Madison County is appealing the Dunnagan suit again, with up to $1 million at stake.
In 2014, former comptroller Linda Dunnagan sued County Chairman Kurt Prenzler, who was then the county treasurer, for discrimination, alleging that she was pressured to quit after she returned to work following a life-threatening illness. After she declined to resign or take a lower-paying job, Prenzler eliminated her position.
Dunnagan then sued under the Americans with Disabilities Act in federal court. The jury sided with Dunnagan, awarding compensatory damages of $450,000. The judge later added Dunnagan’s lost wages and legal expenses to the county’s bill, bringing it up to $660,000. The county’s legal fees brought it up to approximately $1 million. The judge also issued an injunction ordering Prenzler not to continue any further discriminatory action.
Prenzler has maintained that Dunnagan’s job was eliminated as a cost-saving measure and has declined to settle throughout the process. On Wednesday, he confirmed that his intention is to pursue the appeal. “We believe this is the best course of action at this point,” he said. He declined to comment further.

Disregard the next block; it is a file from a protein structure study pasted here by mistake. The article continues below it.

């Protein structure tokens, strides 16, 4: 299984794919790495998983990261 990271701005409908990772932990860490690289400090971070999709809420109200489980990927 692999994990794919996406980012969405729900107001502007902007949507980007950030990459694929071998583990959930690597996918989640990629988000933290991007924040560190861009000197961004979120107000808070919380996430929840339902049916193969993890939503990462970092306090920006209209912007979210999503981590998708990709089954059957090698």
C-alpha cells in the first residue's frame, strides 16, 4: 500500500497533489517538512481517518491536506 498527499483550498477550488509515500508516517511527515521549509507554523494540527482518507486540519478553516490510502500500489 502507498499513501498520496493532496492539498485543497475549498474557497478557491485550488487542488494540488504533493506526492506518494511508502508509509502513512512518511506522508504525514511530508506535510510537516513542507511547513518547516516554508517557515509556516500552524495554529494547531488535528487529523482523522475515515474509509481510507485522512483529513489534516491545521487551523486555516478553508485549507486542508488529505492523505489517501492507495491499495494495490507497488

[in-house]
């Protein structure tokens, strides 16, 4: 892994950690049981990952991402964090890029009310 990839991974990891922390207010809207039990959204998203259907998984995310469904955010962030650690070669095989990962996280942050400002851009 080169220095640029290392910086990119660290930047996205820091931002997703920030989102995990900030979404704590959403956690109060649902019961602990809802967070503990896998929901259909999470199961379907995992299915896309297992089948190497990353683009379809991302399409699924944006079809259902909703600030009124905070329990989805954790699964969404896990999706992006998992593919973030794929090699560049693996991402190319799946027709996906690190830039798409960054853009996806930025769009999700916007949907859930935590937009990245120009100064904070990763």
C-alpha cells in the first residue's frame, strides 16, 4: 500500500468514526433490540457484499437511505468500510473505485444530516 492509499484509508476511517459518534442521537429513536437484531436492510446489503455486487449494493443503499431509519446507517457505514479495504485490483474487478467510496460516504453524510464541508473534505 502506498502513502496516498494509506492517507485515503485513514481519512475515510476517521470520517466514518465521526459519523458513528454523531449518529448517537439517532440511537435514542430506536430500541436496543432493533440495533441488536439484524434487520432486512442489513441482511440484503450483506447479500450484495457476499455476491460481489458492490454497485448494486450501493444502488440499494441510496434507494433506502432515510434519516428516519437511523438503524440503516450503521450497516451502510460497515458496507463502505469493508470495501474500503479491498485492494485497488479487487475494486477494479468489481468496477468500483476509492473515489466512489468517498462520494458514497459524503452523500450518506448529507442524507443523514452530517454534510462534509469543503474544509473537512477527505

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Correspondence obtained via the Freedom of Information Act detailed multiple offers to settle the suit both before and after the jury’s verdict, as well as a mediation before the Equal Employment Opportunity Commission in which settlement was recommended. At that point, Dunnagan’s attorney, Lee Barron, offered to settle the case for $60,000, according to his correspondence with county attorneys. Several other offers were made over the ensuing months, with the cost rising each time.
An appeal could not be filed until post-trial motions were heard and the final orders from the judge came through, which happened in June, according to county attorney John Gilbert. The county’s appeal was filed with the 7th Circuit Court of Appeals on July 5.
Since then, there has been mediation, but Gilbert said he could not disclose what was discussed. “It’s all within the mediation umbrella,” he said.
However, briefs and replies are due to the court in November if mediation fails. Gilbert acknowledged the price would then keep going up. “If we prosecute the appeal and we are not successful, their side would be entitled to further attorney’s fees,” he said.
Dunnagan’s attorney could not be reached for comment.